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No false holographs, was Re: [E-CARM] PKI, CAs, TTPs &c.
On Fri, 27 Mar 1998, Charles W. Gardiner wrote:
> You ask "By holographic signatures, do you mean handwritten signatures?".
>The answer is yes. A holograph is "a document wholly in the handwriting of its
>author or the handwriting itself". Not to be confused with a hologram. The
>adjectival use is ambiguous, as you note.
As a laser physicist I holo-disagree with this terminolgy.
Holography is the technical name for the part of physics that deals
with holograms .. and holographs, as done by holographists.
Further, linguistically, there is nothing of a "holograph" in a
handwritten signature -- which is entirely localized.
Cryptographically, BTW, a digital signature is much more
"holographic" than a handwritten one, specially because it depends on
the whole document's contents by the hash.
But, and here you should really abandon such use, the name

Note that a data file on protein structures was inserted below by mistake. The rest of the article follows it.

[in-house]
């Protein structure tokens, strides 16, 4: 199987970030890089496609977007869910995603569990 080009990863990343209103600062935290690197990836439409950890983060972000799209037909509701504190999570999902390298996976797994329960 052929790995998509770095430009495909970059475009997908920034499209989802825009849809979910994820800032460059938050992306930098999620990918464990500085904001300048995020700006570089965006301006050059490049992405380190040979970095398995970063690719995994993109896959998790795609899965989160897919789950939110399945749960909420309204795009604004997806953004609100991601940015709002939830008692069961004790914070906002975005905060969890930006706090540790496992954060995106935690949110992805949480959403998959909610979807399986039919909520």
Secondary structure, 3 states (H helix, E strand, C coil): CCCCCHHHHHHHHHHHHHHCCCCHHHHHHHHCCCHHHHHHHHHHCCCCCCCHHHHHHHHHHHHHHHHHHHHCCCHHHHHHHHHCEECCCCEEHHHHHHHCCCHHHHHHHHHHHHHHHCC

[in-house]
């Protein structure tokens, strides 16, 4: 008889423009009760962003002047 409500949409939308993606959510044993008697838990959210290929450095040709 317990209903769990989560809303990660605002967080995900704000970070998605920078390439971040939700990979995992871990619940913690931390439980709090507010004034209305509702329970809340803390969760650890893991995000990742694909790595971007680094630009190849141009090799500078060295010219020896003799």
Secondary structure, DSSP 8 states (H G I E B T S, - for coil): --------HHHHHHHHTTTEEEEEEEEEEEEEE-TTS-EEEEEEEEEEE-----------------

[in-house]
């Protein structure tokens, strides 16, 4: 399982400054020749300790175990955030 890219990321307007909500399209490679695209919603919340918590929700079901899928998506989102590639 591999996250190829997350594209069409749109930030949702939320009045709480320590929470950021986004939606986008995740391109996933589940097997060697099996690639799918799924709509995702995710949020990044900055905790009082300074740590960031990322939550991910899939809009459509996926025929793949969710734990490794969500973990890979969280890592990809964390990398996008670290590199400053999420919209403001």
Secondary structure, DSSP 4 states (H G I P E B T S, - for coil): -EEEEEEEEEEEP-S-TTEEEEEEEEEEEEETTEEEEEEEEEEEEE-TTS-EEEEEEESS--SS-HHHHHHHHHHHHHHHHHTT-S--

"holograph" is totally misleading for "a document wholly in the
handwriting of its author or the handwriting itself" because a true
"holographic" property of an object has the characteristic that any
part of the document can represent the whole object -- which is
clearly NOT the case here.
For example, for a hologram or holograph that deserves its name, even
if you divide it in 100's of pieces, each piece will still be able to
independently represent the whole object. So, a holograph is not
called a holograph just because it represents a "whole", which any
sequence of pictures can do, but because it *indivisibly* represents
such "whole" even in its independent parts.
Not the case of a document which can be shredded for security
reasons... a shredded holograph would certainly represent the same
object in each of its pieces...
Dr.rer.nat. E. Gerck firstname.lastname@example.org
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